The Butler County Coroner’s Office and West Chester Twp. Police say they have positively identified the remains of a woman found in 2015.
A press conference has been called for Thursday afternoon to announce the findings.
The Butler County Coroner’s Office said previously that skeletal remains and a biological profile were used to generate the image of Jane Doe in the summer of 2015.
“They say a picture is worth a thousand words,” said Dr. Lisa Mannix, the Butler County coroner, when announcing the formulation of the image in June 2015. “It does make it more personal. Glasses are just glasses, but looking at a face makes it about a person.”
The coroner said at the time she was hopeful the image “sparks a memory or a recollection.”
Children found a skull in the woods behind their Gregory Creek Lane home in West Chester Twp. on March 7, 2015. Rain and snow made finding additional remains difficult, Mannix said. But when the weather cleared, all of the woman’s remains were collected, along with other items believed to have belonged to her.
There were no forms of identification with or around the remains. It is believed the woman was in the West Chester Twp. area in late fall 2014, according to the coroner’s office.
The facial reconstruction images, along with photos of her belongings, are now a part of NamUs (the National Missing and Unidentified Persons System), which is a national resource center for missing persons and unidentified decedent records. It is a free online system that can be searched by medical examiners, coroners, law enforcement officials and the general public.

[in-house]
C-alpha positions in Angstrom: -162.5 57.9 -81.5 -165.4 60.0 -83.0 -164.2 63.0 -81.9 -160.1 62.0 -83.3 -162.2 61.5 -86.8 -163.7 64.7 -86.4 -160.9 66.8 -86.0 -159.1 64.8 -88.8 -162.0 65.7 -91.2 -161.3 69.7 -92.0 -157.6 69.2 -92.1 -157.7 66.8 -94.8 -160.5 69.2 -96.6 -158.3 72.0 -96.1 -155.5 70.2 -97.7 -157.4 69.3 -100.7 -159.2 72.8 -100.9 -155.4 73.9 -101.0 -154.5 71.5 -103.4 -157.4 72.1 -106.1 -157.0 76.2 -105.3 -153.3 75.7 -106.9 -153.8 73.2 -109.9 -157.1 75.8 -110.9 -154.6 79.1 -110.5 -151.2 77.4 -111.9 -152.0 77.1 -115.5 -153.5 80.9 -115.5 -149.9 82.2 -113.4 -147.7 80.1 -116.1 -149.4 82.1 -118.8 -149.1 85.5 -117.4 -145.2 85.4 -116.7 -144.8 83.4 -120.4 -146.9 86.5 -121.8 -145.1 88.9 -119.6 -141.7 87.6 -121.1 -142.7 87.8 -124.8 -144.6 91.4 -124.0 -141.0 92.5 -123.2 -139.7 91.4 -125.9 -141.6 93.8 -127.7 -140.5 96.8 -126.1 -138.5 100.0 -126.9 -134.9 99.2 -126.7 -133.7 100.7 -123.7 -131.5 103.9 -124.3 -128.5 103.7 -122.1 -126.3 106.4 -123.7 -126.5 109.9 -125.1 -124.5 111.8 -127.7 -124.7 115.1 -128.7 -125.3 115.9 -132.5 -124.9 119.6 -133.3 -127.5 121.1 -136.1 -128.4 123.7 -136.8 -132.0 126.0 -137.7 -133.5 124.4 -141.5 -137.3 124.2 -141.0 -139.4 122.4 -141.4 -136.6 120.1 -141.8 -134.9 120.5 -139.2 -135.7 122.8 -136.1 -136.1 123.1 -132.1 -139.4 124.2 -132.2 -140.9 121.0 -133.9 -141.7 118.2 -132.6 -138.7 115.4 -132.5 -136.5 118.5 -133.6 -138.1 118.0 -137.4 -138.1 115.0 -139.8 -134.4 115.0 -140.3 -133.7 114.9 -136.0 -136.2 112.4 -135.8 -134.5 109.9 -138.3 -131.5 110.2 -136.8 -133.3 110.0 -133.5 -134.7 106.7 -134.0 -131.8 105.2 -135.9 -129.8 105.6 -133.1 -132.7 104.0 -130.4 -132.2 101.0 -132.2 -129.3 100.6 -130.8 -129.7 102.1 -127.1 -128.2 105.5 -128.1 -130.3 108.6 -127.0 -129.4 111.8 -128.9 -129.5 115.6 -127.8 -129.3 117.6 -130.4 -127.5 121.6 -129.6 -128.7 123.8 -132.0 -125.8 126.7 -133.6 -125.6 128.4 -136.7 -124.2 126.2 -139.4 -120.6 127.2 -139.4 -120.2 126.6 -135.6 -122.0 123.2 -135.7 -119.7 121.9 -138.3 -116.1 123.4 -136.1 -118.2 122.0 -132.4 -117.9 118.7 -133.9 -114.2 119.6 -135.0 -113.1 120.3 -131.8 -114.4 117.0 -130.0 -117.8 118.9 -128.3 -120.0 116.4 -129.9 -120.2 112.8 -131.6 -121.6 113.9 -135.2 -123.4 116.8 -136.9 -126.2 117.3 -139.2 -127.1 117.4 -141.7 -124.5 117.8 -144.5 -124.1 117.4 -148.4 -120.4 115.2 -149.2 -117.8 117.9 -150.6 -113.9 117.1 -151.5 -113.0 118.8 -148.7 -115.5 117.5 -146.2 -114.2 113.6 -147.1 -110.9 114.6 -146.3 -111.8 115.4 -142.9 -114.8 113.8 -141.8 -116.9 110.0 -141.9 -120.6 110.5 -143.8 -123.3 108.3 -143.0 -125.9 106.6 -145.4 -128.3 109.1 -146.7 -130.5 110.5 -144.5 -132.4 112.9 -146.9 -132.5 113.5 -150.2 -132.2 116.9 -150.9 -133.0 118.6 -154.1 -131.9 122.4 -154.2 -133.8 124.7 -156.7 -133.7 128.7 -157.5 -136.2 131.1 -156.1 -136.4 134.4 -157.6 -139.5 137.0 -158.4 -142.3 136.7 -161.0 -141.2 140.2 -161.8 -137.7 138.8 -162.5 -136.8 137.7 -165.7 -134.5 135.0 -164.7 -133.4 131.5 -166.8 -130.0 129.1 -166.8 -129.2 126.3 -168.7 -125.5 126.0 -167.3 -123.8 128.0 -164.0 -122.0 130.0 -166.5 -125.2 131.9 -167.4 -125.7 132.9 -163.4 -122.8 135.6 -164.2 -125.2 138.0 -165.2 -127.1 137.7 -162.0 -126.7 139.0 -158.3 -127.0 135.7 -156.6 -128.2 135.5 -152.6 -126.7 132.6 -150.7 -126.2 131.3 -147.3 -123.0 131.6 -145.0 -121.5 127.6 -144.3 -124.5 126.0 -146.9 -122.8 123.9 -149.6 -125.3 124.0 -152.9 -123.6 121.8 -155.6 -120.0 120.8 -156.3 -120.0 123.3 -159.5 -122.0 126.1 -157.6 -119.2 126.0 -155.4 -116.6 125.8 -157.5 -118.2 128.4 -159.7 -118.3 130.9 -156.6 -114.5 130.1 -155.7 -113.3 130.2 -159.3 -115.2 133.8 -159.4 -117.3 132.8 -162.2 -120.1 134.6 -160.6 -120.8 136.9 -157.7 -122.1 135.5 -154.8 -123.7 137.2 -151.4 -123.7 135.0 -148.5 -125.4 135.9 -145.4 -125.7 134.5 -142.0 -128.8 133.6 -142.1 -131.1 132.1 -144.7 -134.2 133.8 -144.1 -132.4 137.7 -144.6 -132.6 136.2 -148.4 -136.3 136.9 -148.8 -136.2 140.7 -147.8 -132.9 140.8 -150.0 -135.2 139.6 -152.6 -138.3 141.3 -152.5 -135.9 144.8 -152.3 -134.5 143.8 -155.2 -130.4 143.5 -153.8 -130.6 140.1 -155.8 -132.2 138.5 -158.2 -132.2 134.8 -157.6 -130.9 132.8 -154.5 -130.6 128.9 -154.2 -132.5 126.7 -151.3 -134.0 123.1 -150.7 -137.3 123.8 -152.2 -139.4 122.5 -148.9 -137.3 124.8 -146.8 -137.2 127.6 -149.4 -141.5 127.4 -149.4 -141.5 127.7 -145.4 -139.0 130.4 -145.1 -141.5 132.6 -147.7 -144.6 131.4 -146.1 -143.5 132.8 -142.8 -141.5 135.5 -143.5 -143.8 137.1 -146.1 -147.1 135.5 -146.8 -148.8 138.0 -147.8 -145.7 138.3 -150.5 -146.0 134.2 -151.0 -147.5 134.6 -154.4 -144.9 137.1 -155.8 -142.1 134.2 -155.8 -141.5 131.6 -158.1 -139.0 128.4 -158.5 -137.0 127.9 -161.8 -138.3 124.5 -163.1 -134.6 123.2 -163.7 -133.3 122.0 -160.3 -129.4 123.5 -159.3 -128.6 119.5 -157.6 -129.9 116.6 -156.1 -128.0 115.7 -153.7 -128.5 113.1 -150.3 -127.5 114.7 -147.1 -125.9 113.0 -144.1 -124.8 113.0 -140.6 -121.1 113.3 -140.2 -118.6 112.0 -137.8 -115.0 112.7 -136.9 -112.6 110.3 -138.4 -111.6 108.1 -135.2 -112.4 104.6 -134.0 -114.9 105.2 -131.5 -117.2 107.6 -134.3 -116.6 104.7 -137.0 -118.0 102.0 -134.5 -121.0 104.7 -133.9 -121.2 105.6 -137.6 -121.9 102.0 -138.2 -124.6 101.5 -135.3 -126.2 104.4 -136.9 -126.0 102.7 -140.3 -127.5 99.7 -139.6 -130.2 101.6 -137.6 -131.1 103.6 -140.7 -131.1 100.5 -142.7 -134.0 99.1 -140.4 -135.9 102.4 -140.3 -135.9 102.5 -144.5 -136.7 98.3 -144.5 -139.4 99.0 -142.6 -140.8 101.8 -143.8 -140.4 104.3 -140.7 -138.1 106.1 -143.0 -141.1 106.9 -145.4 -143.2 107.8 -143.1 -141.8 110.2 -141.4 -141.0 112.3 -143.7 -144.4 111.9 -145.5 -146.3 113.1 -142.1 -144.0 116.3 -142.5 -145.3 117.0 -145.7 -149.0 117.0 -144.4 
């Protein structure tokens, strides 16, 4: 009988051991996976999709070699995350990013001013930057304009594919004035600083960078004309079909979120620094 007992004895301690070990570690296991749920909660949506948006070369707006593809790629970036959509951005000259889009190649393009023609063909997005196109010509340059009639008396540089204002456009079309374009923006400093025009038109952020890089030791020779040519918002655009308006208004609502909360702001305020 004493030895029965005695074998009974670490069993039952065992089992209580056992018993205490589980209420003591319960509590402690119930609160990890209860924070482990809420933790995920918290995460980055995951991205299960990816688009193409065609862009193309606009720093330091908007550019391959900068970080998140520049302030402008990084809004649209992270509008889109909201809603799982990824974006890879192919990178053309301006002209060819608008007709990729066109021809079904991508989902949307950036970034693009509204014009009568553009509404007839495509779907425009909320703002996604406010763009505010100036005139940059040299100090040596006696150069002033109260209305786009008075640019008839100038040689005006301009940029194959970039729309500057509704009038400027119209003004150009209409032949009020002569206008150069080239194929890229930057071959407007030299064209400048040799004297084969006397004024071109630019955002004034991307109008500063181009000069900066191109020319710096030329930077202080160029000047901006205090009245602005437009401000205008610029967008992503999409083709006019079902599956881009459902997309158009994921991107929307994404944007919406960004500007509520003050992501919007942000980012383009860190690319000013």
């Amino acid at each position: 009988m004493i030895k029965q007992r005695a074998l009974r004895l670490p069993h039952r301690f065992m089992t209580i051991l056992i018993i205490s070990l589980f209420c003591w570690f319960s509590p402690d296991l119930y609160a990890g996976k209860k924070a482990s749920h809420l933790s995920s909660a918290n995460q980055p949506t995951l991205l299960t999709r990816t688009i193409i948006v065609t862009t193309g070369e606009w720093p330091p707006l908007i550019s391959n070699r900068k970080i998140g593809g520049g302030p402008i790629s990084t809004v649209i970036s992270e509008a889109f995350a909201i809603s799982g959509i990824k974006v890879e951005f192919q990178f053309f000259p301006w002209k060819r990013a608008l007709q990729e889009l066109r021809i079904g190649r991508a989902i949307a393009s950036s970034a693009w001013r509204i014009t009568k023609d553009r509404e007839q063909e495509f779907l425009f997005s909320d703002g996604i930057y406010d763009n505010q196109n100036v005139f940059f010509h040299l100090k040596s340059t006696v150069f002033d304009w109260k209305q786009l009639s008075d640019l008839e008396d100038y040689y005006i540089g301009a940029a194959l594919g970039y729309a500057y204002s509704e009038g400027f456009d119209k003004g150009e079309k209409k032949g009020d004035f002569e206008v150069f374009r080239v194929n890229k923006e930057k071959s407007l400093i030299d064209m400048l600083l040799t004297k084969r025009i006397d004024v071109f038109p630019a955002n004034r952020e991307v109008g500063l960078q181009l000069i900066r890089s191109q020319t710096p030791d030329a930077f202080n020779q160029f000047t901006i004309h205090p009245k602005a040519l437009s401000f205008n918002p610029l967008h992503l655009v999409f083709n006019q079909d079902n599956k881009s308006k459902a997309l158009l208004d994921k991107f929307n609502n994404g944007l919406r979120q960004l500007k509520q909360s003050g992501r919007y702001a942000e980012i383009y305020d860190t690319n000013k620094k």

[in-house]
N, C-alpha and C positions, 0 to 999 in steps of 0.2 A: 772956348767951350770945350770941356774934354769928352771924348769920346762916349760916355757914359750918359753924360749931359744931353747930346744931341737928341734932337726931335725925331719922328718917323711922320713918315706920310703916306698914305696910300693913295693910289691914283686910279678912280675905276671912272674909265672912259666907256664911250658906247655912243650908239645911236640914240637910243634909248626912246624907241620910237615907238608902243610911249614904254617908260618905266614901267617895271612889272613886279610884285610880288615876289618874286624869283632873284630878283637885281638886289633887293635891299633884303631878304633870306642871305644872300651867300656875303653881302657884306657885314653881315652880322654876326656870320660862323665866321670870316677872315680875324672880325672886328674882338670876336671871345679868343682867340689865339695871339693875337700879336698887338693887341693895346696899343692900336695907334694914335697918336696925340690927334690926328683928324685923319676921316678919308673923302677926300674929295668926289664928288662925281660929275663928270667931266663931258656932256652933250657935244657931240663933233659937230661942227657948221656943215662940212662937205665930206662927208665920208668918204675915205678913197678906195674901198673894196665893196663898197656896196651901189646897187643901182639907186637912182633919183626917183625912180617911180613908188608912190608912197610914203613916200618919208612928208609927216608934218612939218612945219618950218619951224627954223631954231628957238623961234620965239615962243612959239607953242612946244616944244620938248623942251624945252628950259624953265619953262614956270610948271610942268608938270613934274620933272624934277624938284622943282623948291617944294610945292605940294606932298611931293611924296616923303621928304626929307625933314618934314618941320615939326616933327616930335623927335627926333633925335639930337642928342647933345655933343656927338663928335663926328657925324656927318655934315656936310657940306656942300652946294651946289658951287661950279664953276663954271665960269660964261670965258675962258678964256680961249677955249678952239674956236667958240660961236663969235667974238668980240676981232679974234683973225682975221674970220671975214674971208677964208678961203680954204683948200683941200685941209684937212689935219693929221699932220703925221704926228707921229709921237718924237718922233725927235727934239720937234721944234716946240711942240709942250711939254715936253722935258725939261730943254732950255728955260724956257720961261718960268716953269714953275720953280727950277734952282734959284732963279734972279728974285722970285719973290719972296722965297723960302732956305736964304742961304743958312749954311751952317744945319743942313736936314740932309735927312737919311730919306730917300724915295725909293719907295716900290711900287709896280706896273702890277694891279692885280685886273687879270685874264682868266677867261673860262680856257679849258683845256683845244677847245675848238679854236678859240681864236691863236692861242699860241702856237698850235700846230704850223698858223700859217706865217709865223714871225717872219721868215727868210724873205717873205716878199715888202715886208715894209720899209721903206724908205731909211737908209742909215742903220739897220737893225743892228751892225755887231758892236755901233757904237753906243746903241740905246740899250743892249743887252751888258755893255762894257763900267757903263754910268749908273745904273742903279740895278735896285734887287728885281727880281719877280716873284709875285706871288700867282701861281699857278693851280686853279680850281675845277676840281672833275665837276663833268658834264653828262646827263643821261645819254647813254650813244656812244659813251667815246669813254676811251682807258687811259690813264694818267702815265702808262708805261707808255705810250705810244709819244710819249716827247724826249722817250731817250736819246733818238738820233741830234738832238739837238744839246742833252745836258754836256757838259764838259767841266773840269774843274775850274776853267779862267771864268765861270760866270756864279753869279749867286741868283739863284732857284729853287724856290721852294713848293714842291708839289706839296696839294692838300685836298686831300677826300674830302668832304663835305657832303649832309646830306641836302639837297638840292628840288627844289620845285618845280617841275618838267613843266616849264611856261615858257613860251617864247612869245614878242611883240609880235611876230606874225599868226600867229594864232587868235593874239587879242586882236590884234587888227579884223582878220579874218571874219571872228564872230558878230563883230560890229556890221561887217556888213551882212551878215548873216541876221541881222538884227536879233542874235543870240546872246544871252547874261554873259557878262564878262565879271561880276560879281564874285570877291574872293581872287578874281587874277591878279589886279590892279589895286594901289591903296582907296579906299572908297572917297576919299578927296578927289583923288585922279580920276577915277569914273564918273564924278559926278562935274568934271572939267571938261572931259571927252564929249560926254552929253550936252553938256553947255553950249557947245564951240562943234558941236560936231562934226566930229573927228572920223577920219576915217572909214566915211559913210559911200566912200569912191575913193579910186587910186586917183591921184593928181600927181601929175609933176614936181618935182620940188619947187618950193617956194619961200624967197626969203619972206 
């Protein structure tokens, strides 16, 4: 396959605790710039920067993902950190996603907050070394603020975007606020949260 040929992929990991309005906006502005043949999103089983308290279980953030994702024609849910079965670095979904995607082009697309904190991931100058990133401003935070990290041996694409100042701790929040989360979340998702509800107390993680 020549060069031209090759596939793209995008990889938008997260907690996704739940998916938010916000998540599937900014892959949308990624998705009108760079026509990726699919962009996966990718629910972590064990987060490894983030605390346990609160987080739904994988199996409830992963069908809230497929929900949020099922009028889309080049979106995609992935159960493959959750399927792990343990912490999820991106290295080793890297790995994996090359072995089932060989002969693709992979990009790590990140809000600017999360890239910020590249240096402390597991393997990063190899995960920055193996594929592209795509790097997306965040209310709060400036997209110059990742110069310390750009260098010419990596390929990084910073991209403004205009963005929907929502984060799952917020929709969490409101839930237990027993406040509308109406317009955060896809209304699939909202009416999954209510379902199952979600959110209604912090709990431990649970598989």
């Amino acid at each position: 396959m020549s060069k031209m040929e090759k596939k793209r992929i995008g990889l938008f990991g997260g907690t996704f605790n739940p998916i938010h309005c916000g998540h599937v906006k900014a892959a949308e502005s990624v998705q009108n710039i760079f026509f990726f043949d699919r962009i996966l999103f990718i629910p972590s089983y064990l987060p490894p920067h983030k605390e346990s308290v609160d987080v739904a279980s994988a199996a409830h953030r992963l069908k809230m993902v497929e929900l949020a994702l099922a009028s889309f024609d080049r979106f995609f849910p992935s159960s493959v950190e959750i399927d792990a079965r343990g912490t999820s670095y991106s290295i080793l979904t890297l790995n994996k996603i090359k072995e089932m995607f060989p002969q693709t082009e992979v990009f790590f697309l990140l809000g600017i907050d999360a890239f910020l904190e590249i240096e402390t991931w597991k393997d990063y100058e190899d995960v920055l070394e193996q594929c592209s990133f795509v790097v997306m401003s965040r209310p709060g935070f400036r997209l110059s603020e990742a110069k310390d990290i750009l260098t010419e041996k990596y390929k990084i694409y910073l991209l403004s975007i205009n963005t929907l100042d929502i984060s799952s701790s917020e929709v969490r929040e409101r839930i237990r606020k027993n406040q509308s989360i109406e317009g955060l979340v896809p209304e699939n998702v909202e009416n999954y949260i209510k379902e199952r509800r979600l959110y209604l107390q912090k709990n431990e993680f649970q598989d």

“At this point, I can’t rule out foul play because we just don’t know what happened. The likelihood of finding out how she died is not good. But it is more important to find out who she is so that a family can have closure,” Mannix told the Journal-News. in 2015.
“You know, we think locally. But we have interstates, train tracks and a lot of other things that point to this not being a local,” she said.
After the remains were found, the coroner’s office developed a biological profile and determined the remains were those of a white woman between the ages of 35 and 60, who stood between 5-foot-3 and 5-foot-9 inches tall.
Strands of hair, medium brown with some gray, were found with the skull. And the woman had full upper and lower dentures. She was wearing Faded Glory-brand jeans, size 12, and a medium white, short-sleeved, pullover shirt with red and blue horizontal stripes. Prescription glasses and reading glasses were also found near the woman’s skeletal remains.
Evidence collected in the densely wooded area also suggests the woman was wearing black SAS brand shoes, Mannix said.
That distinctive brand of shoe is popular among people who walk a lot or are on their feet all day at work, she said. The black SAS (San Antonio Shoemakers) lace-up shoes were so worn, a size could not be determined, Mannix said.
A black fanny pack, containing lip balm, a disposable lighter, a small Swiss Army knife and scissors, that is believed to have belonged to the woman, may also be a clue to her identity. The fanny pack was inside a blue denim tote bag.
The woman’s DNA, taken during a preliminary testing, has been run through the FBI’s Combined DNA Index System with no hit returned. Additional, more detained DNA testing is underway at the University of North Texas, according to the coroner.
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